Technology has made us all closer and more connected than ever before. Yet even in a world brimming with technologies unimaginable as recently as a decade ago, preventable medical events claim 400,000 lives in the U.S., and cost $1 trillion a year. Addressing this should be a top priority of policymakers and professionals.
But there’s not exactly an app for that — it’s a complex challenge for which there’s no quick fix. And even though technology will be — must be — part of the solution, its application has already made healthcare more convoluted and, at times, more difficult.
In most hospitals today, 90 percent of patients’ vital signs are being collected manually and repetitively by a nurse. Why isn’t technology doing this? The adoption of electronic medical records (EMR) was supposed to lessen the burden, but the 2018 Medscape National Physician Burnout Report showed two main drivers of physician burnout are too many bureaucratic tasks and increased computerization, including EMR integration.
Technology should be a force multiplier — it allows one person to achieve more than they ever could on their own. How can we help clinicians do more, without overtaxing them? The remote patient monitoring (RPM) industry has been attempting this for years, but, until now, it’s been poorly executed. One reason for this is a lack of clarity on who the product is really for.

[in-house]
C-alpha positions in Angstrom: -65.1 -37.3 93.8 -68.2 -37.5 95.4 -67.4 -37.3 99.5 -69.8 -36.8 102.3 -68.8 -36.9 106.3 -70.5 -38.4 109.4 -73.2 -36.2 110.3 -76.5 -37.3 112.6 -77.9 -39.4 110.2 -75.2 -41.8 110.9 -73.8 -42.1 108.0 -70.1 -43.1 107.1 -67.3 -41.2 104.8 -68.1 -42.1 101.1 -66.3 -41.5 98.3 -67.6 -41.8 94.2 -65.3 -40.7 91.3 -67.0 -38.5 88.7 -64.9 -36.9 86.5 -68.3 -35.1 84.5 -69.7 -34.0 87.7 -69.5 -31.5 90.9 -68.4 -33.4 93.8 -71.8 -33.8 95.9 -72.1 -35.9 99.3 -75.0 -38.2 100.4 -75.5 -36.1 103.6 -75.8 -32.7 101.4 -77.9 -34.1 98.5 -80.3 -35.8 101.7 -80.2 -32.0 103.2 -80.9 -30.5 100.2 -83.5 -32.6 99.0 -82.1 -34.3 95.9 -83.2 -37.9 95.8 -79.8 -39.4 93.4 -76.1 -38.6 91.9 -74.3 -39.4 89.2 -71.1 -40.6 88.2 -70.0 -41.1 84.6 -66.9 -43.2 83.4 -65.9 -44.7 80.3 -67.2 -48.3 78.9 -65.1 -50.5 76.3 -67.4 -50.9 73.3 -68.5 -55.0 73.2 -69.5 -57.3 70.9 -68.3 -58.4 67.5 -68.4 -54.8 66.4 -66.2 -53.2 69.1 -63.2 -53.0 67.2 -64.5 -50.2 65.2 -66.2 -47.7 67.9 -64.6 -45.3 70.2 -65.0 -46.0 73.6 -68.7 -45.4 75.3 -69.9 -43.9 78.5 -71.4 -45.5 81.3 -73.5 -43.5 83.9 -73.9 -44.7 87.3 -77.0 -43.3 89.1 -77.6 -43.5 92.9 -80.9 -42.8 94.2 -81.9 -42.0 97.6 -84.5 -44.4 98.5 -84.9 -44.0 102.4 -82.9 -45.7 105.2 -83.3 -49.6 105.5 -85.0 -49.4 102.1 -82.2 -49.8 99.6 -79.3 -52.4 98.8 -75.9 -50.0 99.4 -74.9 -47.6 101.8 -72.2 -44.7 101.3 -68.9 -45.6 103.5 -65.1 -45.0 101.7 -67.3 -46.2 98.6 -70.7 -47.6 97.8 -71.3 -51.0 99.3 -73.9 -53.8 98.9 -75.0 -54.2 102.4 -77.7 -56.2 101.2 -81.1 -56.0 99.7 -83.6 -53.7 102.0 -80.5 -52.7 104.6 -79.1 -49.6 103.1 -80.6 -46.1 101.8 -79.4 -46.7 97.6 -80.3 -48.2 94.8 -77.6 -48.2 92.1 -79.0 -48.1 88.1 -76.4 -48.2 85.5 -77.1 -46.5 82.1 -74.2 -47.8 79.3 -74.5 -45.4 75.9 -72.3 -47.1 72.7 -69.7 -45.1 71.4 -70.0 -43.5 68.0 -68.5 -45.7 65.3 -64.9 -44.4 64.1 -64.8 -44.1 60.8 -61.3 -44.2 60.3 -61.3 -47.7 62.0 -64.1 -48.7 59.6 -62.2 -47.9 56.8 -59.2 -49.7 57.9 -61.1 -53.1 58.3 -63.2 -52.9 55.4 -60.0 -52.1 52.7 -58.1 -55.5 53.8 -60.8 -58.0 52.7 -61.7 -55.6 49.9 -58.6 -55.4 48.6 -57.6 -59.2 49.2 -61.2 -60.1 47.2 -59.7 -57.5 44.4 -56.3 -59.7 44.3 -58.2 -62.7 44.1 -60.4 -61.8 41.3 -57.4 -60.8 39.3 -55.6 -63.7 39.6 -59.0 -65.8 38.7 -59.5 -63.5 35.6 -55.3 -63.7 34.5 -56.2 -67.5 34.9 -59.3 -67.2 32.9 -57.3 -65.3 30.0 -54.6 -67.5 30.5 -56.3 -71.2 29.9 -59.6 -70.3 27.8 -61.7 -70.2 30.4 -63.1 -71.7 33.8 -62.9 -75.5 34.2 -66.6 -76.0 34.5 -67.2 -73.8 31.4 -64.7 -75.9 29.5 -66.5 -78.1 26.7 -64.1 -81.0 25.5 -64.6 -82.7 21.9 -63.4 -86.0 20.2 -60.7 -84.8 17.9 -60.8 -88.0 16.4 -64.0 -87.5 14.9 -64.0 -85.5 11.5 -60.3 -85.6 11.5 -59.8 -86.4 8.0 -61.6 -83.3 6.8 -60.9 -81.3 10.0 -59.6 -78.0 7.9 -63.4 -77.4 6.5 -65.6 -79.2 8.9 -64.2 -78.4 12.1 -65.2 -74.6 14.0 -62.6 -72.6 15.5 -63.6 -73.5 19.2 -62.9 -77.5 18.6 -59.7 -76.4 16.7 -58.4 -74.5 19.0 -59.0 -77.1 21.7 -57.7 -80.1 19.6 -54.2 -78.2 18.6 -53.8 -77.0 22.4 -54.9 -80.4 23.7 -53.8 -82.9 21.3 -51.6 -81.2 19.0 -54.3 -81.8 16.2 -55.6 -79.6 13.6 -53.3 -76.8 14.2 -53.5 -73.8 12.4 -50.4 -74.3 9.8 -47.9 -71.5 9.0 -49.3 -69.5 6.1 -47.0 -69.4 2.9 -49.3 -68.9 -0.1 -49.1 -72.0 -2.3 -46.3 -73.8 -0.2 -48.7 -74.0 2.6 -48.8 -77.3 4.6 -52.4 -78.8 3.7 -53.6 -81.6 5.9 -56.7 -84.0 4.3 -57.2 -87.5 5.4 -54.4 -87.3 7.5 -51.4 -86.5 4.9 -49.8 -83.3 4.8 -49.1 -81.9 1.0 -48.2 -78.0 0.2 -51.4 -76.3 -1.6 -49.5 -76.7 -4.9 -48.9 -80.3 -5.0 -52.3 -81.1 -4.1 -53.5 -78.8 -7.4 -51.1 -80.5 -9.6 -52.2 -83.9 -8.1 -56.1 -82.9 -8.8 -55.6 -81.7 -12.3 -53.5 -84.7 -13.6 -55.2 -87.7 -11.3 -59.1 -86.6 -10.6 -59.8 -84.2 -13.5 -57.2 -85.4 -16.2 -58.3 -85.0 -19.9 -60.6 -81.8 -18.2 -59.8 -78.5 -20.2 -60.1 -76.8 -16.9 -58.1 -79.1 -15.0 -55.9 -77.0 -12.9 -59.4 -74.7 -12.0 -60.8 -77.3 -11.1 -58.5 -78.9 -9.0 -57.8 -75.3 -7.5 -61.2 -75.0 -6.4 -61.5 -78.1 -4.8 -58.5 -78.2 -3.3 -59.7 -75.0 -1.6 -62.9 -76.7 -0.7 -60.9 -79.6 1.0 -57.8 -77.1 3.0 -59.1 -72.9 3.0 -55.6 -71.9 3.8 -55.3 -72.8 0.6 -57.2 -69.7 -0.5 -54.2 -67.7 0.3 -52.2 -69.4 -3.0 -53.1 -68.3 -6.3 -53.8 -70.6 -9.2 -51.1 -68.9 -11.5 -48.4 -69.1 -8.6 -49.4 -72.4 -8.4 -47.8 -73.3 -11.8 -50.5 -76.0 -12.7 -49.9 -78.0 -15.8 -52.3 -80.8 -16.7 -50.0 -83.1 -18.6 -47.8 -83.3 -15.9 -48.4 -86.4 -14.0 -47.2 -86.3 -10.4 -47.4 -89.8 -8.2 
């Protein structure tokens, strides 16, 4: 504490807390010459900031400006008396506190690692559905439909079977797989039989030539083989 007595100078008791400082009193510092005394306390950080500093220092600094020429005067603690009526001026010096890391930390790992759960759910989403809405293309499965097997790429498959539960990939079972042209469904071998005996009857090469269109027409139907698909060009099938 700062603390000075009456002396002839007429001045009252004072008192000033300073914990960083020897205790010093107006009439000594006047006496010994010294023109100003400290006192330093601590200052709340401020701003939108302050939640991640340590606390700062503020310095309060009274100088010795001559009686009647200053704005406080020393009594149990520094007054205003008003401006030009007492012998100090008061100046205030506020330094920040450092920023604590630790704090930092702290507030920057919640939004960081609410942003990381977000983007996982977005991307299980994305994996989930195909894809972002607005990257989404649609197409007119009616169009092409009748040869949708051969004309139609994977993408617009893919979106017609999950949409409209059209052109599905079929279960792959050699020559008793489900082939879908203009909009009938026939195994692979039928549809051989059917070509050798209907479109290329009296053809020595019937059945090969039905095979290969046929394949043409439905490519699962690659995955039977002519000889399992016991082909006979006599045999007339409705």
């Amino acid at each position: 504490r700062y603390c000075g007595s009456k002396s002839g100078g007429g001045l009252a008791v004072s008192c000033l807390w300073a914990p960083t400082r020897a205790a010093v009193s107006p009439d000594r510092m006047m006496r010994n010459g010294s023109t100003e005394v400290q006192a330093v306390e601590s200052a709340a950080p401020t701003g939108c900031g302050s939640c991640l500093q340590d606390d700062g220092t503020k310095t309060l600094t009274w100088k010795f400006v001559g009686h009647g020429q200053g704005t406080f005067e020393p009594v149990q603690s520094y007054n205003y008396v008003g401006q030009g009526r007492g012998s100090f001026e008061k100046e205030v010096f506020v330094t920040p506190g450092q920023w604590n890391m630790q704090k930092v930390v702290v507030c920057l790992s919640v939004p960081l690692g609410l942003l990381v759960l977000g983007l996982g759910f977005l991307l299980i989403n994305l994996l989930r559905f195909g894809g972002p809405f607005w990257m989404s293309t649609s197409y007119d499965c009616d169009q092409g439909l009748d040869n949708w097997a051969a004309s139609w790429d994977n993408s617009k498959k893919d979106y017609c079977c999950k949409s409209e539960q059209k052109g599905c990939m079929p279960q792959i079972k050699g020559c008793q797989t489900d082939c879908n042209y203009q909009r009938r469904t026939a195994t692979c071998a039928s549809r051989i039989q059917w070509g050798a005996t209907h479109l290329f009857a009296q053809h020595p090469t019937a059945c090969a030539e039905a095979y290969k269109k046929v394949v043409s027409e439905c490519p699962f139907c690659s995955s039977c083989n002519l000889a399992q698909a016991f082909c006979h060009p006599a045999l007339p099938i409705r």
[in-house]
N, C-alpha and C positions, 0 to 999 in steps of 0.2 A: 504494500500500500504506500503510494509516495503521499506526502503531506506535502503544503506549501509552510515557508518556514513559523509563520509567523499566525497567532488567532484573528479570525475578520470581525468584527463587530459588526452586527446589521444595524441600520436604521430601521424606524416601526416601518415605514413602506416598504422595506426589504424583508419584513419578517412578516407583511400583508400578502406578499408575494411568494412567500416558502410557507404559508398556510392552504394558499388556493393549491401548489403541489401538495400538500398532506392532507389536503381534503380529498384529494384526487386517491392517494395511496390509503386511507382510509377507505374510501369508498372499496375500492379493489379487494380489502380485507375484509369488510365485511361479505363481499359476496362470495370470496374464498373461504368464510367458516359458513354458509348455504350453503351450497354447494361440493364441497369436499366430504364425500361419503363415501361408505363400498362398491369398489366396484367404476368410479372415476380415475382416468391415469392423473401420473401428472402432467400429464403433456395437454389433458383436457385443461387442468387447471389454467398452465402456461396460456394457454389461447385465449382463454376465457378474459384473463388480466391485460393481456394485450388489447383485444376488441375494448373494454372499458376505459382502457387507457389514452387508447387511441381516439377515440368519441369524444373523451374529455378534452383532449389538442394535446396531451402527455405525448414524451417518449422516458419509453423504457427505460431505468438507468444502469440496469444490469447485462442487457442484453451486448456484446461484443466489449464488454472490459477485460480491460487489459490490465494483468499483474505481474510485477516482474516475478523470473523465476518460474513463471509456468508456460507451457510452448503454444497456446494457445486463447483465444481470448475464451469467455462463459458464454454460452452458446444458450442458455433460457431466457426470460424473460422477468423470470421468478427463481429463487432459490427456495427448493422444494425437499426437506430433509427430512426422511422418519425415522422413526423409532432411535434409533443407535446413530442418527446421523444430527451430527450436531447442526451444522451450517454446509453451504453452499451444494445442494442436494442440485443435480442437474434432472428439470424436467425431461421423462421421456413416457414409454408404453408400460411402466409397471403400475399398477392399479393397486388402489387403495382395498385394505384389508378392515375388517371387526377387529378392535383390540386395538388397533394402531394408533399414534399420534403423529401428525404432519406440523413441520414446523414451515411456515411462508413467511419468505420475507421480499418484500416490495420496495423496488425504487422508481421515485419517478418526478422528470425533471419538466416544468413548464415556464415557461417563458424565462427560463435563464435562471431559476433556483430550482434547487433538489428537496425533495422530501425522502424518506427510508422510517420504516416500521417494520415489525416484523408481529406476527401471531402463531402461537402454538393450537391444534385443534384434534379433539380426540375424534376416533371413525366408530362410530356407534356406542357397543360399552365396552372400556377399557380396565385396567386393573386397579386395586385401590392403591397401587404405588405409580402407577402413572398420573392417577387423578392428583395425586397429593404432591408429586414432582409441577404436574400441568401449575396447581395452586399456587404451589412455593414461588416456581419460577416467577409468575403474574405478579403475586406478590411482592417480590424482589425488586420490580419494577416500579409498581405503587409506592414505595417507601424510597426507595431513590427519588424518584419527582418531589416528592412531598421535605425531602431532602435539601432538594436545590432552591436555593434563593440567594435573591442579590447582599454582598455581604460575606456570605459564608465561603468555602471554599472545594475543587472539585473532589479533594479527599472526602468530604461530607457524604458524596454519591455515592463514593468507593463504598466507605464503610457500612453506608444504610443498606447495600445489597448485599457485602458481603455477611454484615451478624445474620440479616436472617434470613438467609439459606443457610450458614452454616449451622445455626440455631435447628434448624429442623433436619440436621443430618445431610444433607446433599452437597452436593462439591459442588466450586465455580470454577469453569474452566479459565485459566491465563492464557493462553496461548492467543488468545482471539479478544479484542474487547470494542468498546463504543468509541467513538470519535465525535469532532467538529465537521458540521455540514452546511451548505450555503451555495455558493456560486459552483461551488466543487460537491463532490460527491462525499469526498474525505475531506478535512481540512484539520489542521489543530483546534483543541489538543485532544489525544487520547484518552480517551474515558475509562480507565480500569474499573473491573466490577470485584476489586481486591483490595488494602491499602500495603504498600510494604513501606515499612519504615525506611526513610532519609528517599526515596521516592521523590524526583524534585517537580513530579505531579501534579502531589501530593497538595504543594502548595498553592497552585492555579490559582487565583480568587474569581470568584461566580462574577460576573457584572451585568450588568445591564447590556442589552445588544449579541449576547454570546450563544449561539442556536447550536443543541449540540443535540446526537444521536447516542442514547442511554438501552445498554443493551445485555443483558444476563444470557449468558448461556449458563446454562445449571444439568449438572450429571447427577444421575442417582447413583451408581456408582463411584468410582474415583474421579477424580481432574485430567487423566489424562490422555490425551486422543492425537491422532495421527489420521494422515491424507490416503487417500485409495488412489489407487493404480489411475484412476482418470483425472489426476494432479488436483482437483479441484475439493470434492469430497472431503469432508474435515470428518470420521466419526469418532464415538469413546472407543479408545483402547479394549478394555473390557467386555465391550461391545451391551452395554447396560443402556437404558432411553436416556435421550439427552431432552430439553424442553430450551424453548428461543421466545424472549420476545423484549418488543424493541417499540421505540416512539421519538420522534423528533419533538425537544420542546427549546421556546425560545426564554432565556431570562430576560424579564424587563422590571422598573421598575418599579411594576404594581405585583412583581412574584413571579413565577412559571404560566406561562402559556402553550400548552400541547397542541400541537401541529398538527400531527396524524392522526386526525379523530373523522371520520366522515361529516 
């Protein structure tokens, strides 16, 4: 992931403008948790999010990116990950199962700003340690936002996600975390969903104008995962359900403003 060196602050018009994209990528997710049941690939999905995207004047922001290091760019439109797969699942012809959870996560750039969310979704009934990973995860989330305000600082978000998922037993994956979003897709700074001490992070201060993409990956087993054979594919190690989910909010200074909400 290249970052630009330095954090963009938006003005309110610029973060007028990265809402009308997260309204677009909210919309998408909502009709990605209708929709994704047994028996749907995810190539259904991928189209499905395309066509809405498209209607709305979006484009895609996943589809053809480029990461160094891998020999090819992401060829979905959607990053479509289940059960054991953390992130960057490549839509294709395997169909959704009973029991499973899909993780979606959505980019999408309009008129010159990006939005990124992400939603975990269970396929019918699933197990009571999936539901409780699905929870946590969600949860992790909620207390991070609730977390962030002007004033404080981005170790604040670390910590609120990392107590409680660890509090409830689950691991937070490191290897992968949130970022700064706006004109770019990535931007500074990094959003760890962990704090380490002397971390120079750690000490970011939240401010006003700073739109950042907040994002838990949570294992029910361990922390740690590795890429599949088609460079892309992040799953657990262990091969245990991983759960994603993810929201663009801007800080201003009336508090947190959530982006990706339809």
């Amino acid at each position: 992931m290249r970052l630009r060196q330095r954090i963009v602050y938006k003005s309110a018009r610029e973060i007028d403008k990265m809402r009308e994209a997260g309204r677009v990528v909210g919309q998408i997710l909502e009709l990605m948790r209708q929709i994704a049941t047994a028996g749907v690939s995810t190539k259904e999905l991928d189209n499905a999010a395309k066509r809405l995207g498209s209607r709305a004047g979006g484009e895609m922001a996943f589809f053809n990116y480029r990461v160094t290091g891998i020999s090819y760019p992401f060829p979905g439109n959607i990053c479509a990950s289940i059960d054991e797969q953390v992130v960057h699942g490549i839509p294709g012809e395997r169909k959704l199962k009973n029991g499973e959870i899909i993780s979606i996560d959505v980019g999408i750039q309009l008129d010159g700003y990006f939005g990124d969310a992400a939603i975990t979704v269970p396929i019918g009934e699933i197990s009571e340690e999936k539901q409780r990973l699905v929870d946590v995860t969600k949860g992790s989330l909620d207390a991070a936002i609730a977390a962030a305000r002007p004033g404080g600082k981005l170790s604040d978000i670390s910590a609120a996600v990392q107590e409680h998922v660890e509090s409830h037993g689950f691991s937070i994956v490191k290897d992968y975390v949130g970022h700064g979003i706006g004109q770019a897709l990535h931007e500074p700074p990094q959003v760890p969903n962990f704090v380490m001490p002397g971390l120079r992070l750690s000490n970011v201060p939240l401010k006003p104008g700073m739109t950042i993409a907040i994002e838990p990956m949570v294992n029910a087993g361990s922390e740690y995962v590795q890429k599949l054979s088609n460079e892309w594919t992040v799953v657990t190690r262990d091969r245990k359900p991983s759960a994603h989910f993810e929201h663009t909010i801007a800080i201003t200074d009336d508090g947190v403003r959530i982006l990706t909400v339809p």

Think of the iPhone. More often than not, the person buying it is the one who will use it. So, when Apple optimizes the iPhone with each generation, it’s optimizing the product for the buyer and the user. In healthcare, it’s not always this simple. With remote patient monitoring, specifically, there are multiple users — in this case clinicians and patients who have varying degrees of training and expertise.
Healthcare purchasing can be a complex process that involves multiple decision makers at each touchpoint. Because of this, it’s common to have widely differing priorities from each group, and those priorities are not always aligned. Ultimately, the product in these cases are generally optimized for the buyer, not the user. It’s not just remote patient monitoring systems. EMRs are another example of a product designed for the benefit of senior healthcare leaders (purchasers) rather than patients, as demonstrated in this recent EMR study in JAMA.